Rebeka Balogh , Vrije Universiteit Brussel
Sylvie Gadeyne, Vrije Universiteit Brussel
Christophe Vanroelen, Vrije Universiteit Brussel
Background. Precarious/non-standard employment is linked to adverse health but fewer studies analysing the health impacts of flexible forms of employment have looked at mortality outcomes. Objective. This paper aimed to investigate whether non-standard employment is associated with elevated mortality risks. Methods. The Belgian census and a 15 year-long mortality follow-up data have been used. Over 1,4 million men and women employed in 2001 with good baseline health and no long-standing disability were included in the analysis. Cox proportional hazards models were fitted to assess whether those initially on non-standard forms of employment (temporary agency, fixed-term, seasonal and causal work, and work program) had excess all-cause and cause-specific mortality compared to permanent workers in the subsequent years. A set of socio-demographic and work-related characteristics was accounted for. Results. Among men, all categories but casual workers exhibited elevated all-cause mortality after adjustment. The highest adjusted hazard ratio for all-cause mortality computed was for temporary agency workers (hazard ratio: 1.54, 95% confidence interval: 1.39-1.70). External causes (2.06, 1.66-2.56), including suicide (2.17, 1.61-2.91) and fall (2.34, 1.03 - 5.29) were important specific causes among this group. Importantly, we also found raised mortality in seasonal workers due to cancers (1.67, 1.03-2.69) and transport accidents (5.05, 2.07-12.31). Female non-standard workers’ mortality patterns were less pronounced, although temporary agency and fixed-term workers had elevated all-cause mortality. Conclusion. This study provides an additional piece of evidence that non-standard employment should be paid more attention to as a potential public health risk.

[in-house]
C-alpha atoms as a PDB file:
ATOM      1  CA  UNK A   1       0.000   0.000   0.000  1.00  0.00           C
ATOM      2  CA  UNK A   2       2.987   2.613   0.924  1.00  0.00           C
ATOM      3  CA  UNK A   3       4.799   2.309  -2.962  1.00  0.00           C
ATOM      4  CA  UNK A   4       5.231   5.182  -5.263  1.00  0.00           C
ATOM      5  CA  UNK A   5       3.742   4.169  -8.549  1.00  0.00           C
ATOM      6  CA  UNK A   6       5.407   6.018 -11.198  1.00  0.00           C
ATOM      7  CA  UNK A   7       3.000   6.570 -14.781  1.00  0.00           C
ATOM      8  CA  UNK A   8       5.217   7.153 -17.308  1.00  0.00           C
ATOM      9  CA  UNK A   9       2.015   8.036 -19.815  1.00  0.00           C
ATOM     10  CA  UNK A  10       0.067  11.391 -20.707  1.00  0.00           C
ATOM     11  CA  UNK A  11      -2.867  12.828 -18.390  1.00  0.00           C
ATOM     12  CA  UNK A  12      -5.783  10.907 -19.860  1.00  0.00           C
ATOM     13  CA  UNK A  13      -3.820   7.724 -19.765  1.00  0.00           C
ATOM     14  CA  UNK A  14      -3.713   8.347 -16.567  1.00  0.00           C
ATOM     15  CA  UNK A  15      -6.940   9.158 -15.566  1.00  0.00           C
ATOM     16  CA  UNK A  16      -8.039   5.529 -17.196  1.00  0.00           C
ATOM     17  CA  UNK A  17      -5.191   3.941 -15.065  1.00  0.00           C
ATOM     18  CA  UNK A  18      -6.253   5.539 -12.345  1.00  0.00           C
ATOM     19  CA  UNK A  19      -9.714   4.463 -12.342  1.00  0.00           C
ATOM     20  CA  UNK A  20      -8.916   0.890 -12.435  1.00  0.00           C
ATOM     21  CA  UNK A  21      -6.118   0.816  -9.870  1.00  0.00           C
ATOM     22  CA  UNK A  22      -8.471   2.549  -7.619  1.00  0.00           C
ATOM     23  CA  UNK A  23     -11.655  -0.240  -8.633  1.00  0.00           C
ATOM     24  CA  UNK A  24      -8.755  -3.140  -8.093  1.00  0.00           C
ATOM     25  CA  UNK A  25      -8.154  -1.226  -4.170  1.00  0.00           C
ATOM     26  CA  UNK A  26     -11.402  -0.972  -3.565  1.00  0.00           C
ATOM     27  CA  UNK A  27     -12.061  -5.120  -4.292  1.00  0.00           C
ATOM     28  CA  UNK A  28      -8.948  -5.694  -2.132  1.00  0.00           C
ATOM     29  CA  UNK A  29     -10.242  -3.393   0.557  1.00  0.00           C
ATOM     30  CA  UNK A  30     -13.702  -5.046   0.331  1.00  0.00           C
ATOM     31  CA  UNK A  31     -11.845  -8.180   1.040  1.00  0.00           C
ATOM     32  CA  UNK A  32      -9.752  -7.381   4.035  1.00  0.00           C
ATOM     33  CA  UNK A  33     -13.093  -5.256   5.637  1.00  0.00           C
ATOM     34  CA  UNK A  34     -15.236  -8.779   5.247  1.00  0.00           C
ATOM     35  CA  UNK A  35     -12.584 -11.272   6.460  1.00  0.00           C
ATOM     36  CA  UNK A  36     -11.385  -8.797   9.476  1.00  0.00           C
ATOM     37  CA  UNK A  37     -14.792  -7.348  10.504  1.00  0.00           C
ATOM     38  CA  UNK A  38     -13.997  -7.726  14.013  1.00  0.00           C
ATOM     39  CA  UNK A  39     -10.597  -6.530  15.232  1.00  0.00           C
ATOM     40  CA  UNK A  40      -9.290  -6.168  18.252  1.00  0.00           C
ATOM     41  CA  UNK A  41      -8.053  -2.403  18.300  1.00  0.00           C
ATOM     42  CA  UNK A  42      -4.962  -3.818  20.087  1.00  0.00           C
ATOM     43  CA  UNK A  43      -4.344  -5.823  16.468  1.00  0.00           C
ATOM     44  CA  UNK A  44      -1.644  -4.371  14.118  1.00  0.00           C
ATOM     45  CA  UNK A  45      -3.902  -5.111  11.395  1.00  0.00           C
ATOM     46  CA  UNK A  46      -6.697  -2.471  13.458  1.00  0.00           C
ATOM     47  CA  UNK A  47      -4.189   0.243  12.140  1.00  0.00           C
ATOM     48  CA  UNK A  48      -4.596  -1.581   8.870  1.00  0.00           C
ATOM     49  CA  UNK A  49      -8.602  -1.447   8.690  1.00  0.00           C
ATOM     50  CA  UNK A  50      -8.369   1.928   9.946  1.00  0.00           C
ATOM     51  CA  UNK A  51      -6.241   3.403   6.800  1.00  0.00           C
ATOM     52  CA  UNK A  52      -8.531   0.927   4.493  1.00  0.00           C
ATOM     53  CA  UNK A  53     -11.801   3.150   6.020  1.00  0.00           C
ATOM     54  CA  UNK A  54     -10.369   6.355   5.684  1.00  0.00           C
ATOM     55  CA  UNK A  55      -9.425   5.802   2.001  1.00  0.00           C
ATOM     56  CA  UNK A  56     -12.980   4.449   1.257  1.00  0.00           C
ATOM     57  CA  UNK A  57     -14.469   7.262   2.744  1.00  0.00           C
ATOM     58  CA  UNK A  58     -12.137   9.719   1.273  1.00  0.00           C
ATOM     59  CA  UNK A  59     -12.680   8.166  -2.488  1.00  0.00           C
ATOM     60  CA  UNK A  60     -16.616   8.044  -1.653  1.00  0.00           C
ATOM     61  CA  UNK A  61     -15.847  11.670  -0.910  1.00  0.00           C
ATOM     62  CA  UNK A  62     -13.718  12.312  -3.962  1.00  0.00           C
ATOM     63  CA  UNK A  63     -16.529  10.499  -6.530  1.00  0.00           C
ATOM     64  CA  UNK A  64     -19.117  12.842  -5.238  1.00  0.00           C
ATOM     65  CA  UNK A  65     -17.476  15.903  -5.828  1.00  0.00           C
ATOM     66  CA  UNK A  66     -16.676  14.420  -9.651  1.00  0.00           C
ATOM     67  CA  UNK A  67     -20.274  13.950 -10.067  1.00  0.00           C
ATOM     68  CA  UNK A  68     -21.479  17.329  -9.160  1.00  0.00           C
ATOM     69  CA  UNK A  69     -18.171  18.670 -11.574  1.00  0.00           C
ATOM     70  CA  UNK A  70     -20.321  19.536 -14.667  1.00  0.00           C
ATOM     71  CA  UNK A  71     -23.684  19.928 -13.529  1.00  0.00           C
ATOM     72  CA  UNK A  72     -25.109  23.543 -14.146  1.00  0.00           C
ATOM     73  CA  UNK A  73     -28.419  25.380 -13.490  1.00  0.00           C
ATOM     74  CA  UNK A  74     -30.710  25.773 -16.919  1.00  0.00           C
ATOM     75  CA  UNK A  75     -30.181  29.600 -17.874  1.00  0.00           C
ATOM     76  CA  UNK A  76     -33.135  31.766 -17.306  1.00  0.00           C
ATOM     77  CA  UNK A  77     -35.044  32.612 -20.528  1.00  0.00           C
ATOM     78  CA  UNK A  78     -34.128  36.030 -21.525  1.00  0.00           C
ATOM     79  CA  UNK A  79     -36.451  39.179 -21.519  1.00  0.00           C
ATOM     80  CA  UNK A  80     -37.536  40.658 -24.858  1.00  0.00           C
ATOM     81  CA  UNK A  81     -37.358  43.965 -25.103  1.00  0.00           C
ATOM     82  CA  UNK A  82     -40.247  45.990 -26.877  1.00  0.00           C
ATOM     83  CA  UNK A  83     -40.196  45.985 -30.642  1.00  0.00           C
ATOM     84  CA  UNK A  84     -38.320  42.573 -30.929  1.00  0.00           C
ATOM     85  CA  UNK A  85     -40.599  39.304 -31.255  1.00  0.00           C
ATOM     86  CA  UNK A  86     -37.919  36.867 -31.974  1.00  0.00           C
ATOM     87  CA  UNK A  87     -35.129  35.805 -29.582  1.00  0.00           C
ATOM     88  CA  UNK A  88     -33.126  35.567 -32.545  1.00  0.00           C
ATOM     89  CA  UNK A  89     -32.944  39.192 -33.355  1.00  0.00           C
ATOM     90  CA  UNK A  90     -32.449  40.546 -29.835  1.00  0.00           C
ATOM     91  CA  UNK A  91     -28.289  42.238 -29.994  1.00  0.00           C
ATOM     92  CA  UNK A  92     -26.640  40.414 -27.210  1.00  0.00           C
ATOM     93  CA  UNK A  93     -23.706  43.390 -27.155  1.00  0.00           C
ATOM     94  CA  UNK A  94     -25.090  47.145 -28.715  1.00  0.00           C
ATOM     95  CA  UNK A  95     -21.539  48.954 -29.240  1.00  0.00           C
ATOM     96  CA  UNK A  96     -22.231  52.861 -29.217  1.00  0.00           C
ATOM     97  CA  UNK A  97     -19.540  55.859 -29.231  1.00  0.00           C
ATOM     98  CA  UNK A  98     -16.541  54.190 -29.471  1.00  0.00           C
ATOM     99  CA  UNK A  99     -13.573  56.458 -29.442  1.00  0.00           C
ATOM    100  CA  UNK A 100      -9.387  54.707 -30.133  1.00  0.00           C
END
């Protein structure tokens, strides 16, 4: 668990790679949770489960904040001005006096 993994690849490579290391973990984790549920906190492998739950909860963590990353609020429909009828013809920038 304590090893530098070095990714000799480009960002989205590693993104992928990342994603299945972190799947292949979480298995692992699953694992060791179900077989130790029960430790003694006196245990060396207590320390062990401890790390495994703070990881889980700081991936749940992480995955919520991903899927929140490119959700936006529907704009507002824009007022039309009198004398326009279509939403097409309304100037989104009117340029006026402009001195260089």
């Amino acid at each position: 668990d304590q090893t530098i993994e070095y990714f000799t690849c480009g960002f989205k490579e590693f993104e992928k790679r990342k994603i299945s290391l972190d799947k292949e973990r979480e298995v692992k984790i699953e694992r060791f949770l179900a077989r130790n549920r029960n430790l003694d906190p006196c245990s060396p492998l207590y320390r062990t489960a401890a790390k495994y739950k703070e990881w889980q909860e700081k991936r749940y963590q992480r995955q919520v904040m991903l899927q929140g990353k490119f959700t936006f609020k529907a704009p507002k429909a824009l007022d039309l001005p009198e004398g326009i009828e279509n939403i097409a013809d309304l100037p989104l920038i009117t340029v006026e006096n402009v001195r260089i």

Presented in Session P2. Poster Session Ageing, Health and Mortality